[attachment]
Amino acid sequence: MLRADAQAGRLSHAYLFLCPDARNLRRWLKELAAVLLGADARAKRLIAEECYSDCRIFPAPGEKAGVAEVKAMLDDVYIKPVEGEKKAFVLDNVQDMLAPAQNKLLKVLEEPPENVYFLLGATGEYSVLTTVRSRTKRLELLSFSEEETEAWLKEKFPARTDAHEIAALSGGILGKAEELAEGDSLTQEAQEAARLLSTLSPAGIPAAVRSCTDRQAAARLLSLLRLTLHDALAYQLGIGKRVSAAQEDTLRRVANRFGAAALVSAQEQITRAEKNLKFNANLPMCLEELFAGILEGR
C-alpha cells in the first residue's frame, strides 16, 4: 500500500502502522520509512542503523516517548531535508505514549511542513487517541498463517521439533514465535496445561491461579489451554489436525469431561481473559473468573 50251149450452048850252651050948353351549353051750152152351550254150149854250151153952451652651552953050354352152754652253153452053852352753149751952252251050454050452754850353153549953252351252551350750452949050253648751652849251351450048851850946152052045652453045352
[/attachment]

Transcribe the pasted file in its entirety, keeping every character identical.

Amino acid sequence: MLRADAQAGRLSHAYLFLCPDARNLRRWLKELAAVLLGADARAKRLIAEECYSDCRIFPAPGEKAGVAEVKAMLDDVYIKPVEGEKKAFVLDNVQDMLAPAQNKLLKVLEEPPENVYFLLGATGEYSVLTTVRSRTKRLELLSFSEEETEAWLKEKFPARTDAHEIAALSGGILGKAEELAEGDSLTQEAQEAARLLSTLSPAGIPAAVRSCTDRQAAARLLSLLRLTLHDALAYQLGIGKRVSAAQEDTLRRVANRFGAAALVSAQEQITRAEKNLKFNANLPMCLEELFAGILEGR
C-alpha cells in the first residue's frame, strides 16, 4: 500500500502502522520509512542503523516517548531535508505514549511542513487517541498463517521439533514465535496445561491461579489451554489436525469431561481473559473468573 50251149450452048850252651050948353351549353051750152152351550254150149854250151153952451652651552953050354352152754652253153452053852352753149751952252251050454050452754850353153549953252351252551350750452949050253648751652849251351450048851850946152052045652453045352